• Game of Thrones (HBO) — The third season has been over for a while, but I never missed an episode. It’s one of those shows that once you’re invested in, you can’t really stop. I have mixed feelings about the series, though, because I don’t really enjoy the books. I read the first one and started the second, but I really don’t like the writing style or George R. R. Martin’s storytelling. The series makes for a much better TV shows than books, at least in my opinion. (Hopefully the first and last time I’ll ever write that sentence.) The books are too episodic, with very little overarching storyline to follow; something that works much better on screen. So even though I have made several attempts to read the series, I’ve decided to just wait for the TV show and enjoy the soap-opera-esque series that way. Although after a certain episode in season three, I almost gave up. I’ll see what season four has in store, though, before I give up entirely. And don’t get me wrong. GoT is a really good fantasy show, which is why I love it. I’m just a little snobby when people start comparing it to “Lord of the Rings” and saying GRRM is as talented as JRR Tolkien. Because that is definitely NOT true. But if you enjoy fantasy, you’ll enjoy GoT at least enough to watch the show.
  • Orange is the New Black (Netflix) — Astro convinced me to give this show a chance. I’d heard good things from other friends as well, but I didn’t really think a show about prison would interest me. At all. But Netflix surprised me again. I haven’t gotten through the whole first season yet, but I’m making steady progress. The best part of the show is the character development. “Orange is the New Black” tells the inmates’ stories through flashbacks, which is a neat way to get to know the characters as they were before they were incarcerated while explaining why they’re in prison. The flashbacks also often give you an idea of why the inmates act the way they do, which is also neat. I wouldn’t say “Orange is the New Black” is the best show ever, but I do really enjoy it so far.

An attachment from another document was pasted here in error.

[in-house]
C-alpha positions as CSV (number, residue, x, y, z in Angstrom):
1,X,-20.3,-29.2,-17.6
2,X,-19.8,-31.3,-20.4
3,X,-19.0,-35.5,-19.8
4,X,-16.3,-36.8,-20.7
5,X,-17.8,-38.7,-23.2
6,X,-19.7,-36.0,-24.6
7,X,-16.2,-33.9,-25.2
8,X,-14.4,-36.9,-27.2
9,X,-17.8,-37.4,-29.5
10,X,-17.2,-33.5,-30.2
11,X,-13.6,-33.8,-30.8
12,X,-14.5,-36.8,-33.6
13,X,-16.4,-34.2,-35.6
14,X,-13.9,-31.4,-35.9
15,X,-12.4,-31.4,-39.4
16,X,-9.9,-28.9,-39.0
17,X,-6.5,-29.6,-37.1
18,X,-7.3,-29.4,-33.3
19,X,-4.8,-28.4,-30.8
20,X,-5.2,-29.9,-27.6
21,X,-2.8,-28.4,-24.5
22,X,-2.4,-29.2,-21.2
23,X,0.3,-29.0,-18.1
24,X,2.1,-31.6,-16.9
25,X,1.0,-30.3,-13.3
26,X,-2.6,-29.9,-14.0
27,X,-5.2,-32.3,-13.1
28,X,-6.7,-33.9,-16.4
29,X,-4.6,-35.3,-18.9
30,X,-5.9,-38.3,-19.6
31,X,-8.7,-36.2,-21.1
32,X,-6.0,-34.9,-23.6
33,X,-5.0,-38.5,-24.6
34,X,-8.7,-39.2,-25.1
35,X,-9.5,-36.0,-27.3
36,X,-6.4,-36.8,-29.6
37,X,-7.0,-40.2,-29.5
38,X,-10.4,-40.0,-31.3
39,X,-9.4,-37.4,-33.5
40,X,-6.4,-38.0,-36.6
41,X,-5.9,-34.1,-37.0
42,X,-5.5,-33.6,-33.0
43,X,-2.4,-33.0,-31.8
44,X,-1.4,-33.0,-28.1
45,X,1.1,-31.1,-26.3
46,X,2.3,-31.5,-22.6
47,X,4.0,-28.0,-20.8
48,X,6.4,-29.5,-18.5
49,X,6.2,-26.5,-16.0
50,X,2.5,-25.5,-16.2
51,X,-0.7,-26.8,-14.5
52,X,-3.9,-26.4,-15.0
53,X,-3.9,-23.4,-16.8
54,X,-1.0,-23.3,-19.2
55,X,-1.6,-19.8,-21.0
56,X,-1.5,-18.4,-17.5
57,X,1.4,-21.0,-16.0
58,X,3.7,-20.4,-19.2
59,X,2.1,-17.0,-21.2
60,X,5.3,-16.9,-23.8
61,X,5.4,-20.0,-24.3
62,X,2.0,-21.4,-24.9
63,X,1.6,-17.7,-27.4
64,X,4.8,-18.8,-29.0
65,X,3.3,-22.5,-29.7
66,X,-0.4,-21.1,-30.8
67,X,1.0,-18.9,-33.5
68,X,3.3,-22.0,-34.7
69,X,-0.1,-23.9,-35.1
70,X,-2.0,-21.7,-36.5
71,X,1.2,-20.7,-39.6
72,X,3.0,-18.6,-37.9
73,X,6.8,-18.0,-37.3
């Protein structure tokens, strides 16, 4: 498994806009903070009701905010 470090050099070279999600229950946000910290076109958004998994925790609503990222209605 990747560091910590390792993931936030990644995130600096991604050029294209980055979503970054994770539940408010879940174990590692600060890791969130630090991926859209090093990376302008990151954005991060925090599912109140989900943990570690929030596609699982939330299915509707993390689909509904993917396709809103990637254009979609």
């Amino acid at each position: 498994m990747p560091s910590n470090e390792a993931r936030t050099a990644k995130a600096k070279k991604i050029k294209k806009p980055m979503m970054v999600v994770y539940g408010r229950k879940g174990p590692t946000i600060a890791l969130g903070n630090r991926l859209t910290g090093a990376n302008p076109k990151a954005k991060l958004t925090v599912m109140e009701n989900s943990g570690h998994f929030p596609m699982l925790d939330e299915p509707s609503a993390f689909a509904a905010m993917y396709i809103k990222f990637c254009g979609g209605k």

Honorable mentions

These shows are shows I’ve watched and enjoyed, but are purely entertaining. No emotional attachment necessary for these. And all of these can be found on Netflix.

  • Queer Eye for the Straight Guy — for hilarious fashion, food, interior design and ‘culture’ advice from the early 2000s, look no further. Entertaining as hell, but not the best show ever.
  • Say Yes to the Dress — Wedding dresses and emotional girls. Drama ensues. It’s awesome.
  • Coupling — A British comedy that came before “Friends” that somebody told me was its inspiration, “Coupling” is about six friends and is hilariously raunchy and pretty much all about sex and relationships. If you need a good laugh, give it a shot. (If you’re not easily offended, that is.)
  • The IT Crowd — Another British comedy that is just downright funny. It’s all about a couple of socially awkward guys who work in IT, and the definitely-not-tech-savvy girl who ends up in their department.

So there you have it. My favorite TV shows from the past several months. I wouldn’t say these are my favorite of all time (I just realized Law and Order: SVU never made an appearance), but I really like all these shows, and I’m not ashamed to admit it.

All for now,
Bale

What are some of your favorite TV shows? 

I’ve never been more excited for pick-a-pack.

It was a disappointing night, but I still had fun. And really, that's the most important part of a hobby, right?

It was a disappointing night, but I still had fun. And really, that’s the most important part of a hobby, right?

Last Friday was not a successful night. Again, I thought my draft went well, but the matches didn’t go as well as anticipated. But hey, at least I got to hang out with my friends, right? Good thing I wrote my last post before going to another FNM … it was a good reminder that Magic is actually supposed to be a FUN hobby, not something to torture myself with. So I still managed to have fun, even if my record was terrible. (And not entirely because of the bar down the street from my LGS, but it didn’t hurt 😉 )

THE DRAFT

Pack One — I opened a Shivan Dragon, which I was pretty happy about. I had to pass A TON of good removal, including Shock, Chandra’s Outrage AND Volcanic Geyser, but I couldn’t pass up on the dragon. I noticed pretty early that black was also open, so I got a few Liturgy of Bloods, and some other really strong black cards. Going into pack two I was pretty confident I’d be able to get plenty of good playables.

Pack Two — I opened another Scavenging Ooze. I was happy, despite not being able to play it. But again, I had to pass up some really good things I wanted in my deck, including more removal and a Blood Bairn. I’d picked up an Act of Treason in pack one, so I was really looking for some sacrifice outlets. Luckily, I was able to pick up a couple really strong creatures — including a Goblin Diplomats, two Corpse Haulers and two Academy Raiders — in pack two, in addition to a couple Altar’s Reaps.